Panetta, in response to Todd’s repeated goading, eventually disputed the entire premise so often repeated by politicians and pundits: “I can’t tell you they’re in fact pursuing a weapon because that’s not what intelligence says we– we– we’re– they’re doing right now,” he said.
U.S. intelligence assessments have consistently affirmed this. In 2012, Director of National Intelligence James Clapper told a Congressional committee, “We assess Iran is keeping open the option to develop nuclear weapons, in part by developing various nuclear capabilities that better position it to produce such weapons, should it choose to do so. We do not know, however, if Iran will eventually decide to build nuclear weapons.” This finding has been repeated year in and year out.
Even the final report on outstanding allegations made by the United States and Israeli governments by the IAEA, released last December, was sensationalized to the point of absurdity. At most, the agency found, the “Possible Military Dimensions” of its nuclear energy program or the “Alleged Studies” that Iran had long been accused of conducting turned out to be merely “feasibility and scientific studies”(of nuclear and non-nuclear technology that has proven civilian uses), not active procedures or policies directed at making atomic bombs.
Moreover, and more importantly, this supposed research involved absolutely no diversion of nuclear material for non-peaceful uses, and therefore were not violations of either Iran’s commitments under its safeguards agreement with the IAEA or a breach of the NPT itself.
By actually assessing the facts, it is beyond clear that, despite decades of alarmism, hype and hysteria, Iran never violated the NPT, and there has never been any evidence of the existence of an “Iranian nuclear weapons program.”
Beyond this, Tim Kaine’s claims that Hillary Clinton was the driving force behind diplomacy with Iran are absurd. Quite the contrary, the breakthrough for talks – that is, the Obama administration deciding to drop the “zero enrichment” demand that had soured diplomatic efforts since 2005 – occurred despite Clinton’s insistence that Iran be denied their inalienable nuclear rights. This shift in policy was due primarily to the efforts of John Kerry, both as Senate Foreign Relations Chair during Obama’s first term and then as Secretary of State after Clinton left the office.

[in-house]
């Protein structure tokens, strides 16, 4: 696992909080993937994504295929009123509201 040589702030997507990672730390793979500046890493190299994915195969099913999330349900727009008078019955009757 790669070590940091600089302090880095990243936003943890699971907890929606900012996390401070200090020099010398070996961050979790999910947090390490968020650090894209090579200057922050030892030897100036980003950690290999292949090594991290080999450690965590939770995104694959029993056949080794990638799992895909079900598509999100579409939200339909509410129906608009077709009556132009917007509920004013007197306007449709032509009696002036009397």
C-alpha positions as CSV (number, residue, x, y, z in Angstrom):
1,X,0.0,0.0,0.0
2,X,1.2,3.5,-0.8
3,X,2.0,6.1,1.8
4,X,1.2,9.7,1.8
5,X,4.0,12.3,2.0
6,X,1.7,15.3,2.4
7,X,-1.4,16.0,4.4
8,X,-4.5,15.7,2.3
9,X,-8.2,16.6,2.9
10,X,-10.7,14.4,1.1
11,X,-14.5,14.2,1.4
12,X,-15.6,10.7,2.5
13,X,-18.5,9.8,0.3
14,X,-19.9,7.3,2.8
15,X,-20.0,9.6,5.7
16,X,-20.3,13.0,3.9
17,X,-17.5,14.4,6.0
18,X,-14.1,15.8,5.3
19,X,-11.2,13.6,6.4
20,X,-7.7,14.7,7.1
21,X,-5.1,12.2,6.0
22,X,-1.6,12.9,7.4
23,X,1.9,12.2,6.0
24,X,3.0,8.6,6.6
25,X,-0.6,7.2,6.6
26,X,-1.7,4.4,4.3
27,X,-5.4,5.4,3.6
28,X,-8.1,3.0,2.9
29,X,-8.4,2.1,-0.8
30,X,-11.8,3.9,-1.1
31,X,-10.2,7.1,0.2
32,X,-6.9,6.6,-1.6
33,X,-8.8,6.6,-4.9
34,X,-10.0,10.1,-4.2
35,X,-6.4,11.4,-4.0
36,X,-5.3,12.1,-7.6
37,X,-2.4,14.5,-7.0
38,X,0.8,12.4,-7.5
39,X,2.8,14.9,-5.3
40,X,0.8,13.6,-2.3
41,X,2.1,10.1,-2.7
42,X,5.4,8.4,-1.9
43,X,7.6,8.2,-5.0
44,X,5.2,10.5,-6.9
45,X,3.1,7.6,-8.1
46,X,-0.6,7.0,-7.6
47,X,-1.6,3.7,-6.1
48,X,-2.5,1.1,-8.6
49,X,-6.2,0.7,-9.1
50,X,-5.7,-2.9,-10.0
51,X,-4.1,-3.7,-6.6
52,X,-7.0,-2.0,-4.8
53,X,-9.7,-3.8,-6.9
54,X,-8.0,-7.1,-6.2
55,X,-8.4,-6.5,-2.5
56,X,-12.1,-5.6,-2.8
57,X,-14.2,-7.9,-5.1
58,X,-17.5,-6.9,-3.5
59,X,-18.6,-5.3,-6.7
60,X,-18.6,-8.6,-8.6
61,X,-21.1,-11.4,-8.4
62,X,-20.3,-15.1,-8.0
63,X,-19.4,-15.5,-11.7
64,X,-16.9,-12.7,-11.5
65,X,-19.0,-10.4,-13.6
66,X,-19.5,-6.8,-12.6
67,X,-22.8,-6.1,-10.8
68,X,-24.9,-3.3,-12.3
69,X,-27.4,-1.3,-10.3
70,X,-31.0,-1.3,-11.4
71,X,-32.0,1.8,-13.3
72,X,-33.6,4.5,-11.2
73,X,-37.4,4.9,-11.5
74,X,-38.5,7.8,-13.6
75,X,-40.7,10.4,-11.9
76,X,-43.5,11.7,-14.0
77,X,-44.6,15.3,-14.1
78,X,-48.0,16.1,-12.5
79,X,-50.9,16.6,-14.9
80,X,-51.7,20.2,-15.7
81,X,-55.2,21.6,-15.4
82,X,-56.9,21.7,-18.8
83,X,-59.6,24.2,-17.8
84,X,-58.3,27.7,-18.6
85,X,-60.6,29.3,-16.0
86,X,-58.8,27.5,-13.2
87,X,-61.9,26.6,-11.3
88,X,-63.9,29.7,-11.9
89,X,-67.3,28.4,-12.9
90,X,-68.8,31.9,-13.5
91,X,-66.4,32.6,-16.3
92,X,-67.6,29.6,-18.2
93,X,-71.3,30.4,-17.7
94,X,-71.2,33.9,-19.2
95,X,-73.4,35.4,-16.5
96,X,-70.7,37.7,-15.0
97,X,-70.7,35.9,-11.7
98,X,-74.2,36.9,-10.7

But Kaine wasn’t alone in his mistakes. Even fact-checkers didn’t get their facts straight.
For instance, in response to Kaine’s claim that Clinton “worked a tough negotiation with nations around the world to eliminate the Iranian nuclear weapons program without firing a shot,” PBS National Security Correspondent Mary Louise Kelly wrote this:
The deal slowed but does not eliminate Iran’s nuclear weapons program. Iran agreed to eliminate its stockpile of medium enriched uranium, to dramatically cut its stockpile of low enriched uranium, and to allow international inspectors to visit nuclear facilities — in exchange for relief from sanctions.
Again, Iran didn’t have a nuclear weapons program for anyone to eliminate. Furthermore, there is no such thing as “medium enriched uranium,” according to the International Atomic Energy Agency. There’s only low and high – Iran has never, ever, enriched uranium close to weapons-grade levels. Also misleading is Kelly’s assertion that the deal allowed “international inspectors to visit nuclear facilities,” considering that IAEA inspectors already had access to Iran’s nuclear infrastructure long before the deal was struck.
Other fact-checkers – from ABC to the New York Times – were similarly wrong on the facts, as noted by longtime Iran watcher Ali Gharib: